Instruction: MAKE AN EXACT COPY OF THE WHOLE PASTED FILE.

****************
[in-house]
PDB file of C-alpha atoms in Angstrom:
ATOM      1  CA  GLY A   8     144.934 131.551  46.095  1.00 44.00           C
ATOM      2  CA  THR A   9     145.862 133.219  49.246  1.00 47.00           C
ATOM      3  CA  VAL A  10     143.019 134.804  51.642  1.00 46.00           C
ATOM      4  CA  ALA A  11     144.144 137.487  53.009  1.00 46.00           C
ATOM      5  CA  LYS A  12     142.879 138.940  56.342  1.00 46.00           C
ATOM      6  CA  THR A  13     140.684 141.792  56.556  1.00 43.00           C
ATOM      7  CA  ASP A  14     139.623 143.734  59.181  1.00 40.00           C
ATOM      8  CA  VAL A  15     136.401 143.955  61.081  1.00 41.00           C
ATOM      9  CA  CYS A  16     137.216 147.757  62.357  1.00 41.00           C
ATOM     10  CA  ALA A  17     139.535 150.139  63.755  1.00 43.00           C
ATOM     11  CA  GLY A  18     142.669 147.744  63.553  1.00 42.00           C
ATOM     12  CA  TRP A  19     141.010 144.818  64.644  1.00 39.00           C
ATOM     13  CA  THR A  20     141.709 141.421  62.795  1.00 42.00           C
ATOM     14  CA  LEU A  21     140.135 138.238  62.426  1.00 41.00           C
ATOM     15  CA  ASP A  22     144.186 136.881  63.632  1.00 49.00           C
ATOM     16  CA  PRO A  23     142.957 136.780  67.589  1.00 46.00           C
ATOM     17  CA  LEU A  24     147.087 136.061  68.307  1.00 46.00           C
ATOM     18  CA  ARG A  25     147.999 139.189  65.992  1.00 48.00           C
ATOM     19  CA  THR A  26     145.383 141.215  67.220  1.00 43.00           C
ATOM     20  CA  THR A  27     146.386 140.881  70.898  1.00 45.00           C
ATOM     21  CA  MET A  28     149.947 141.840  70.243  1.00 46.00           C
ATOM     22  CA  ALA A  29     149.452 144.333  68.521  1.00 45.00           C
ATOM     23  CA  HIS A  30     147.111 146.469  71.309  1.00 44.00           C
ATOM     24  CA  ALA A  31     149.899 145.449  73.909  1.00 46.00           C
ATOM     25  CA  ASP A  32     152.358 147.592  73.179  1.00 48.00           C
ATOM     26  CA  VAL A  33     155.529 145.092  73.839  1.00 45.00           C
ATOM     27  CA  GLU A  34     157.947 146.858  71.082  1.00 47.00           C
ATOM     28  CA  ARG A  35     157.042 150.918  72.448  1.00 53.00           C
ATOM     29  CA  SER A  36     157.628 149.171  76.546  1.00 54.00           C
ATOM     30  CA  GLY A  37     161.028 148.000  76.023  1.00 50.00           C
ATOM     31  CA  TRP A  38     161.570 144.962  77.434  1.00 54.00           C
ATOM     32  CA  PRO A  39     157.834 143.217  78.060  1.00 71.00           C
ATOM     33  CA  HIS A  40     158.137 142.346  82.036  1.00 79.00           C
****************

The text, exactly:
[in-house]
PDB file of C-alpha atoms in Angstrom:
ATOM      1  CA  GLY A   8     144.934 131.551  46.095  1.00 44.00           C
ATOM      2  CA  THR A   9     145.862 133.219  49.246  1.00 47.00           C
ATOM      3  CA  VAL A  10     143.019 134.804  51.642  1.00 46.00           C
ATOM      4  CA  ALA A  11     144.144 137.487  53.009  1.00 46.00           C
ATOM      5  CA  LYS A  12     142.879 138.940  56.342  1.00 46.00           C
ATOM      6  CA  THR A  13     140.684 141.792  56.556  1.00 43.00           C
ATOM      7  CA  ASP A  14     139.623 143.734  59.181  1.00 40.00           C
ATOM      8  CA  VAL A  15     136.401 143.955  61.081  1.00 41.00           C
ATOM      9  CA  CYS A  16     137.216 147.757  62.357  1.00 41.00           C
ATOM     10  CA  ALA A  17     139.535 150.139  63.755  1.00 43.00           C
ATOM     11  CA  GLY A  18     142.669 147.744  63.553  1.00 42.00           C
ATOM     12  CA  TRP A  19     141.010 144.818  64.644  1.00 39.00           C
ATOM     13  CA  THR A  20     141.709 141.421  62.795  1.00 42.00           C
ATOM     14  CA  LEU A  21     140.135 138.238  62.426  1.00 41.00           C
ATOM     15  CA  ASP A  22     144.186 136.881  63.632  1.00 49.00           C
ATOM     16  CA  PRO A  23     142.957 136.780  67.589  1.00 46.00           C
ATOM     17  CA  LEU A  24     147.087 136.061  68.307  1.00 46.00           C
ATOM     18  CA  ARG A  25     147.999 139.189  65.992  1.00 48.00           C
ATOM     19  CA  THR A  26     145.383 141.215  67.220  1.00 43.00           C
ATOM     20  CA  THR A  27     146.386 140.881  70.898  1.00 45.00           C
ATOM     21  CA  MET A  28     149.947 141.840  70.243  1.00 46.00           C
ATOM     22  CA  ALA A  29     149.452 144.333  68.521  1.00 45.00           C
ATOM     23  CA  HIS A  30     147.111 146.469  71.309  1.00 44.00           C
ATOM     24  CA  ALA A  31     149.899 145.449  73.909  1.00 46.00           C
ATOM     25  CA  ASP A  32     152.358 147.592  73.179  1.00 48.00           C
ATOM     26  CA  VAL A  33     155.529 145.092  73.839  1.00 45.00           C
ATOM     27  CA  GLU A  34     157.947 146.858  71.082  1.00 47.00           C
ATOM     28  CA  ARG A  35     157.042 150.918  72.448  1.00 53.00           C
ATOM     29  CA  SER A  36     157.628 149.171  76.546  1.00 54.00           C
ATOM     30  CA  GLY A  37     161.028 148.000  76.023  1.00 50.00           C
ATOM     31  CA  TRP A  38     161.570 144.962  77.434  1.00 54.00           C
ATOM     32  CA  PRO A  39     157.834 143.217  78.060  1.00 71.00           C
ATOM     33  CA  HIS A  40     158.137 142.346  82.036  1.00 79.00           C